My oldest son (14) has a long day at school between getting there early to study and also baseball practice or games daily. 7am to 7pm is a short day for him. The 1st thing he does everyday when he gets home is say hello to Cooper and plays with him. I could just see the difference when he use to get to now. So much happier. I love to watch how much they have bonded. Those 2 take more naps together then anyone. Lol. Anyway my point is any process will be all worth it.
 

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I can understand that you might not want someone coming to your home, but please consider that many times all these rules are for a reason, not done for ****s and giggles. In-homes are mostly done with the rescue I volunteer for to make sure the person isn't a hoarder and that what they claim on the app is true. It's other people's mistakes that sometimes makes the genuine people pay, but if you really want to adopt from a rescue that truly cares about their dogs (not just pushing dogs out the door to just about anyone), then you should feel no problem going through the adoption process. We have adopted out dogs to people in apartments, they were very active people and spent a lot of time outdoors and such. There may be specific dogs that we will not adopt out to apartments, but those are mostly special cases. Going through the process also gives us an indication that the person is truly interested in adopting, not just falling in love with a cute face on a computer screen. It helps us weed out the ones that don't want put in an effort because in the end, it's the dog that pays by being put in a crappy situation or being returned to rescue or a shelter. In homes are normally not that long anyways, maybe half an hour or so. Sometimes longer if the people get along well and simply chat away together. As a foster home, I had to go through the exact same process as a potential adopter; fill out an application, phone interview, vet check, reference checks, and in-home. I ended up adopting 2 fosters and had no issues with the initial application even though my yard was not fenced at the time. Some rescues look at apps case by case and are not as black and white as others, so I can only speak for my experience which has been great thus far.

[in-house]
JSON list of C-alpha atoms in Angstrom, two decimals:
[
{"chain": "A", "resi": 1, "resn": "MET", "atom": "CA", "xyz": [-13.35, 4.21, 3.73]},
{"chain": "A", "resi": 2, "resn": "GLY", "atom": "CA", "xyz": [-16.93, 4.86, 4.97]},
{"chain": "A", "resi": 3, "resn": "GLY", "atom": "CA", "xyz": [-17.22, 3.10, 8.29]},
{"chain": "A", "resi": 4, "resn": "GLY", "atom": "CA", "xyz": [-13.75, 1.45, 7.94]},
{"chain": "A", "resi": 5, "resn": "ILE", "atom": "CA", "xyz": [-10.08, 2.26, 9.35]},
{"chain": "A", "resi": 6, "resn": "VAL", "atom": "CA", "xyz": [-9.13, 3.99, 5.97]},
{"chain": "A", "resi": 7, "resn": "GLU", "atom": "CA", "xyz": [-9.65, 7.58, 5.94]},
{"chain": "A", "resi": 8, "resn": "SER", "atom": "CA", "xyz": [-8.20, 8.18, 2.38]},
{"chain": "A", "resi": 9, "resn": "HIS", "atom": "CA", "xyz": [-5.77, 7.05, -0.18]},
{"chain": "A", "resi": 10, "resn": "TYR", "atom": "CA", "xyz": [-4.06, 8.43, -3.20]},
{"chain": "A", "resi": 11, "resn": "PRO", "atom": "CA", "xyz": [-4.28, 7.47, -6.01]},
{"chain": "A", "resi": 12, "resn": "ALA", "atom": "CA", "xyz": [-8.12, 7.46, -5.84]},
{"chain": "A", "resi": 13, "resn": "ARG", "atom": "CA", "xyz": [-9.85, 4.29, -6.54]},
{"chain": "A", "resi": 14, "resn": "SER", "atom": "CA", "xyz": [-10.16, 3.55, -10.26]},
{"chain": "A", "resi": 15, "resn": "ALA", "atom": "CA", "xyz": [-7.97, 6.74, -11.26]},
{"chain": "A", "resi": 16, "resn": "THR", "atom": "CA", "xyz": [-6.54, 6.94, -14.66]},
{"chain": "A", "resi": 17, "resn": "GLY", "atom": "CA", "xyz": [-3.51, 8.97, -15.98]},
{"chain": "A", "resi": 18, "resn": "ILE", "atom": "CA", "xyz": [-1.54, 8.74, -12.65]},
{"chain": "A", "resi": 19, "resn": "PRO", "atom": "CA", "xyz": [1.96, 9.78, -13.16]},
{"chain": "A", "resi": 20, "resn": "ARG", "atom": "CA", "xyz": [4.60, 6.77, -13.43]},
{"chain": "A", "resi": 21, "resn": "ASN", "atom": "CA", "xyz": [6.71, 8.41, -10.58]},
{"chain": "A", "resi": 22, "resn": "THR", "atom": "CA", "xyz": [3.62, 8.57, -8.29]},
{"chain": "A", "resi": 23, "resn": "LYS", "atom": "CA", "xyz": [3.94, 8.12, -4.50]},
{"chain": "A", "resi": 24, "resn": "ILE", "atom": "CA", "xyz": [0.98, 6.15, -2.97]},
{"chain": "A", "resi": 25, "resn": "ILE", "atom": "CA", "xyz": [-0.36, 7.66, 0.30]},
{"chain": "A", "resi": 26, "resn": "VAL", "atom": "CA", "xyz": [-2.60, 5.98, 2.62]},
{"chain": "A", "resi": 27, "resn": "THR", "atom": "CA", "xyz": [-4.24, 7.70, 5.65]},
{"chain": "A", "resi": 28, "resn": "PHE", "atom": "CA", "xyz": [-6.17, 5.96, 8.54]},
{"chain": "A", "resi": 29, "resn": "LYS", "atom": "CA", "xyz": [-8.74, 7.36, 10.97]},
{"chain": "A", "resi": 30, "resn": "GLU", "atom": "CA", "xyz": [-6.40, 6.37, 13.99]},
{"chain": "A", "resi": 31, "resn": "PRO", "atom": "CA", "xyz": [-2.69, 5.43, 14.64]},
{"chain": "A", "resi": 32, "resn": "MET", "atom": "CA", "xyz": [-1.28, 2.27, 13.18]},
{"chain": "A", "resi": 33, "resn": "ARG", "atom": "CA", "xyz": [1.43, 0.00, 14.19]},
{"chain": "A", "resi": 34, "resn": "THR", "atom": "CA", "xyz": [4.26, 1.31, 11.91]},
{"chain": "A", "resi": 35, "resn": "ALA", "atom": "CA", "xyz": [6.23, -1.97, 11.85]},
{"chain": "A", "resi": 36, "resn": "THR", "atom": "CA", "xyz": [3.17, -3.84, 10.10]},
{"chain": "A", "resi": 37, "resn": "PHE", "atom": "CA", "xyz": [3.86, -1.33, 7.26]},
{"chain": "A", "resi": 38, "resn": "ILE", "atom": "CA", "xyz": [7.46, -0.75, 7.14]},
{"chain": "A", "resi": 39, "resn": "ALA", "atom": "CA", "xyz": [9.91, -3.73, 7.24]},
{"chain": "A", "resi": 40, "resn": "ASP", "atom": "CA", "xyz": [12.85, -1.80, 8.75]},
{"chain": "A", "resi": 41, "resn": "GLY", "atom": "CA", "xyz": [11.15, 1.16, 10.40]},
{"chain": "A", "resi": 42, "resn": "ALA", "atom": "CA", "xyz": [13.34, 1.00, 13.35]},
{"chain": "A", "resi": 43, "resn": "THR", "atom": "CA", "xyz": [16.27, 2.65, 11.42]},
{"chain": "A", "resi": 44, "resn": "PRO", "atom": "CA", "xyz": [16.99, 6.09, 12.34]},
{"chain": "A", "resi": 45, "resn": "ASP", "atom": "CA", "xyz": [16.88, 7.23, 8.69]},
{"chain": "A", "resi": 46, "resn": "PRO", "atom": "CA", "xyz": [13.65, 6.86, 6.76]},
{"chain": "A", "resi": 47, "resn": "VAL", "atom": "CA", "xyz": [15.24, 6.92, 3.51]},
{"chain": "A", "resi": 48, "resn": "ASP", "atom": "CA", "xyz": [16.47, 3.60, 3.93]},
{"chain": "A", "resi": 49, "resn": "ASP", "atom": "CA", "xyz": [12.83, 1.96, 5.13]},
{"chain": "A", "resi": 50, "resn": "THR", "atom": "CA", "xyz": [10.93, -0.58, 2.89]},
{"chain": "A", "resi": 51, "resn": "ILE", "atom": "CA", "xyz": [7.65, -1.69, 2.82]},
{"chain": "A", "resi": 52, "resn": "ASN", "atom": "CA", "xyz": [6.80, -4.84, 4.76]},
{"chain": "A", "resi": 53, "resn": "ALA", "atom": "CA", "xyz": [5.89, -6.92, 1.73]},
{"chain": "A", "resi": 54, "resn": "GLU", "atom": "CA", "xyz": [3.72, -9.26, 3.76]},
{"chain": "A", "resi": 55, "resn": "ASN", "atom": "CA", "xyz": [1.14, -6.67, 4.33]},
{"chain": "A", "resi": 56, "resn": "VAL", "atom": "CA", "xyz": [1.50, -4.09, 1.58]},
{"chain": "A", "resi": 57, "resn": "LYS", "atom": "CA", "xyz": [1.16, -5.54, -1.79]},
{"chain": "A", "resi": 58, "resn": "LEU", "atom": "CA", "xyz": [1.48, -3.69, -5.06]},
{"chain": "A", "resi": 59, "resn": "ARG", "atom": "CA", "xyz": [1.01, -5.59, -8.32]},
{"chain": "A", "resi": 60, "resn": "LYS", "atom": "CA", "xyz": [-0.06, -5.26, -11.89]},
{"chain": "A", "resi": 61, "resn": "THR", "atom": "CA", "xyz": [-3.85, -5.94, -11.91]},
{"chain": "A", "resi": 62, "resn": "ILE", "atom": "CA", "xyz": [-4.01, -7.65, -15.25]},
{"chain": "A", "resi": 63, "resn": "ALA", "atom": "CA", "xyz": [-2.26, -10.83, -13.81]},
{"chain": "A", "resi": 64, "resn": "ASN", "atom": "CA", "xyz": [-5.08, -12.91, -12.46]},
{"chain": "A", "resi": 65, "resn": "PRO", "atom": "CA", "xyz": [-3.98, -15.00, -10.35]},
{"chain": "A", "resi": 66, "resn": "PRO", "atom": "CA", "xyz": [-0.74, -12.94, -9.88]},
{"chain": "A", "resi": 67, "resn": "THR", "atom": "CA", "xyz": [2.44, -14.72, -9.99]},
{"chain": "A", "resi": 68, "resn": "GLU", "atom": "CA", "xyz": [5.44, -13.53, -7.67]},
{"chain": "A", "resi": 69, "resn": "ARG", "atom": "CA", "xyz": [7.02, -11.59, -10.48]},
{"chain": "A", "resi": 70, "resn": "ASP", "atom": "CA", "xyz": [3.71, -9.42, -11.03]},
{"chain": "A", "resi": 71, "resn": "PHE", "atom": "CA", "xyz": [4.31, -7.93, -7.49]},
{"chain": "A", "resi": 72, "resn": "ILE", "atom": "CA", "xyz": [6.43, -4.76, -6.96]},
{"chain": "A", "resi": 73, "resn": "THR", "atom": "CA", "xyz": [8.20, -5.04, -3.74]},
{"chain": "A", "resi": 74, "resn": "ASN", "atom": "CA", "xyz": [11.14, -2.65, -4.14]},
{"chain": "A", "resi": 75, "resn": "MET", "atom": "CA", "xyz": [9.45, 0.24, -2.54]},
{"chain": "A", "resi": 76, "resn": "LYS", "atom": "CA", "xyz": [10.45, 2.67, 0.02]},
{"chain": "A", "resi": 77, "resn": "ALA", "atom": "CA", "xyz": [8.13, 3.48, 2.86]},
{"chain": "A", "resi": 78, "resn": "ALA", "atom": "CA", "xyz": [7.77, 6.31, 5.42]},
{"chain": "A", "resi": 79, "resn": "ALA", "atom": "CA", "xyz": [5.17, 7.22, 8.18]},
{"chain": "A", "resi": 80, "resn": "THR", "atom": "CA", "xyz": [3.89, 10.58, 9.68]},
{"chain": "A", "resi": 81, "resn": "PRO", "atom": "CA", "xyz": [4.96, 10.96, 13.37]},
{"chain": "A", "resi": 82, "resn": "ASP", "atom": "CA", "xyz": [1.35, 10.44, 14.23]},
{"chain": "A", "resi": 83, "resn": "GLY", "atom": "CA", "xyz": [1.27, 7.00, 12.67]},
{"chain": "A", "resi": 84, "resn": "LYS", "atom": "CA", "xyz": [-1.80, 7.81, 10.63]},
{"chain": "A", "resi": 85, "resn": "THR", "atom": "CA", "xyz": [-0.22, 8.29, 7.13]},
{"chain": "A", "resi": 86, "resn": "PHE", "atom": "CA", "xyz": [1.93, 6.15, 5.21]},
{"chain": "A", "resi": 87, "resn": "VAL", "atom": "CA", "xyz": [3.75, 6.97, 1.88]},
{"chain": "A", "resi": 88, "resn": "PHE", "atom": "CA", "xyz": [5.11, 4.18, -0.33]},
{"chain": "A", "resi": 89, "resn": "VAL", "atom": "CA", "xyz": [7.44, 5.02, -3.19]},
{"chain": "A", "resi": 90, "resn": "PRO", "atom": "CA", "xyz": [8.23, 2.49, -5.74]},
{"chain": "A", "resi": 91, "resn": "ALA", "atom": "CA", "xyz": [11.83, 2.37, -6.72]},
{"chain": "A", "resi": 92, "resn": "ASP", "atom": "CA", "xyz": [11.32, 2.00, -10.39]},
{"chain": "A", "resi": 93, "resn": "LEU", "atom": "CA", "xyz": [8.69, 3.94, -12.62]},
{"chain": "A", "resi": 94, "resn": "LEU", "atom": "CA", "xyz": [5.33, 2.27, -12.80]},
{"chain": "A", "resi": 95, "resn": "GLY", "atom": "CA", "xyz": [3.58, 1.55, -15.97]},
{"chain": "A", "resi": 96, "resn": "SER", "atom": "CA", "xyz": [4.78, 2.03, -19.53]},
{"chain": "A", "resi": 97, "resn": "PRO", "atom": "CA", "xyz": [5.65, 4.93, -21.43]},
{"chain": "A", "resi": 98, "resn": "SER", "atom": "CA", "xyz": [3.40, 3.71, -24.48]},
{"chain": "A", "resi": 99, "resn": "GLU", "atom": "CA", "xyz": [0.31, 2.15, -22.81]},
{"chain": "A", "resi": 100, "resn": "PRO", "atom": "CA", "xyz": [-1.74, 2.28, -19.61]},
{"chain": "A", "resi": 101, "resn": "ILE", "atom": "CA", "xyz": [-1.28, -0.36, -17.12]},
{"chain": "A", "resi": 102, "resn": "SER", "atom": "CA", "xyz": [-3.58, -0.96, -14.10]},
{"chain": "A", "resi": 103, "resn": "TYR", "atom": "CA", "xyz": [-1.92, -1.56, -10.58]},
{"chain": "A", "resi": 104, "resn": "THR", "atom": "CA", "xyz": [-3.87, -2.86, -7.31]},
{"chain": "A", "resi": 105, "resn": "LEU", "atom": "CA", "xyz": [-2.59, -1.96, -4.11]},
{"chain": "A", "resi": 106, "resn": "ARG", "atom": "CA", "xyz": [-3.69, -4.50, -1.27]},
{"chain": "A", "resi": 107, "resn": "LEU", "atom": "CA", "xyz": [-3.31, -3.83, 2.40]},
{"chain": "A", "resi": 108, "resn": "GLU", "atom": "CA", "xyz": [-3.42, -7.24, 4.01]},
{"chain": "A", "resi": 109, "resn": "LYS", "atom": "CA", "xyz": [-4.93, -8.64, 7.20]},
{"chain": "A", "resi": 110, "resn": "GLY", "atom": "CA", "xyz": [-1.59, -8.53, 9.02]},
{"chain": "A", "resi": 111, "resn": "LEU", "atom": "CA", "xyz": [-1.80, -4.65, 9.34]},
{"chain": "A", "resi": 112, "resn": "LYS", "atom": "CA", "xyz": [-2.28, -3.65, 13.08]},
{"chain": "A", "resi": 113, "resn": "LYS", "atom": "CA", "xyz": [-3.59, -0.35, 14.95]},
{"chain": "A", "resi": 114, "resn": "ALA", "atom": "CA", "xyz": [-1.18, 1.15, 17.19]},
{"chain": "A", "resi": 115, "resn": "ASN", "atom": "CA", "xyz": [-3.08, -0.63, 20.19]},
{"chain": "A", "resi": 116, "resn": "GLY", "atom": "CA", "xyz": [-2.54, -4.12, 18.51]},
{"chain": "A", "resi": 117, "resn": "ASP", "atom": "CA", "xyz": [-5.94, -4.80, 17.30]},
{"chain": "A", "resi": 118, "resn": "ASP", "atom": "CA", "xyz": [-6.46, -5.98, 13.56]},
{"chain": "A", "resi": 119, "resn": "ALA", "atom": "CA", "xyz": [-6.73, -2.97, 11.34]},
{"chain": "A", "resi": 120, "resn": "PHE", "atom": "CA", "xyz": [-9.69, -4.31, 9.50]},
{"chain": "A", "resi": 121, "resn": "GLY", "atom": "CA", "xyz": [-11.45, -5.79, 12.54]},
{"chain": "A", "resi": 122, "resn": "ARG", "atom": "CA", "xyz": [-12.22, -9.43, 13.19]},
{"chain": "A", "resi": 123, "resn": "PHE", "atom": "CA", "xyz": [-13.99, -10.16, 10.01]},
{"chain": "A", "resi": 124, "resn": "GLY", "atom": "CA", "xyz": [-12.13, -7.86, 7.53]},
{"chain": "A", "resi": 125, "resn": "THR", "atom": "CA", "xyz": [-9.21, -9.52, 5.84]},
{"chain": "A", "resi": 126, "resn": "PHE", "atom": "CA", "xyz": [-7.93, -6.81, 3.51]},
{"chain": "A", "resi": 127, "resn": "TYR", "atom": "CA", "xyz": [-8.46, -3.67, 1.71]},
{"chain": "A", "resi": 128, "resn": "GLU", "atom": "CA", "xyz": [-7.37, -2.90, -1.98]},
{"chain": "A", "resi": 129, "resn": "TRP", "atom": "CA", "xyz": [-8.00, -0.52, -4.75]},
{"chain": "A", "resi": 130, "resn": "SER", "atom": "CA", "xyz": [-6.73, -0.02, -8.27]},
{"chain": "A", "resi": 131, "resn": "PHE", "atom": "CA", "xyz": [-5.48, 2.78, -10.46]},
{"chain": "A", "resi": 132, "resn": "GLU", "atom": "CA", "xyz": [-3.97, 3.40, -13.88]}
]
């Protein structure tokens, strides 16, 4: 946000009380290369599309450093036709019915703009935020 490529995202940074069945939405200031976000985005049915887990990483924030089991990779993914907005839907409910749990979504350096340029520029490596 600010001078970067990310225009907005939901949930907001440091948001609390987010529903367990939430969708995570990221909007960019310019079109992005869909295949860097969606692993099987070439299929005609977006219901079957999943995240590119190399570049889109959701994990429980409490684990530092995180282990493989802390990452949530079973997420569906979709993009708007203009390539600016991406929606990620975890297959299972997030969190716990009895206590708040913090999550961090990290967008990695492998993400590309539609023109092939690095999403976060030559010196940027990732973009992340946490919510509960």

Well it's not about the home visit itself that concerns me. It's more about the idea that I could have someone kind of being invasive into my private life, oh hey what do you keep in this dresser? How much money do you make? I'm just afraid of someone coming in and just looking for a reason not to adopt to me. Which really wouldn't be hard no matter who you are. I mean I have a job so that instantly makes me ineligible in some of the rescues I've looked at. I probably won't know until I give it a try I've even been considering volunteering this summer if I have the time available/if that's even an option just to sort of get a hands on feel for how these places work. I just feel like I have an unearned negativity towards it so maybe that'd help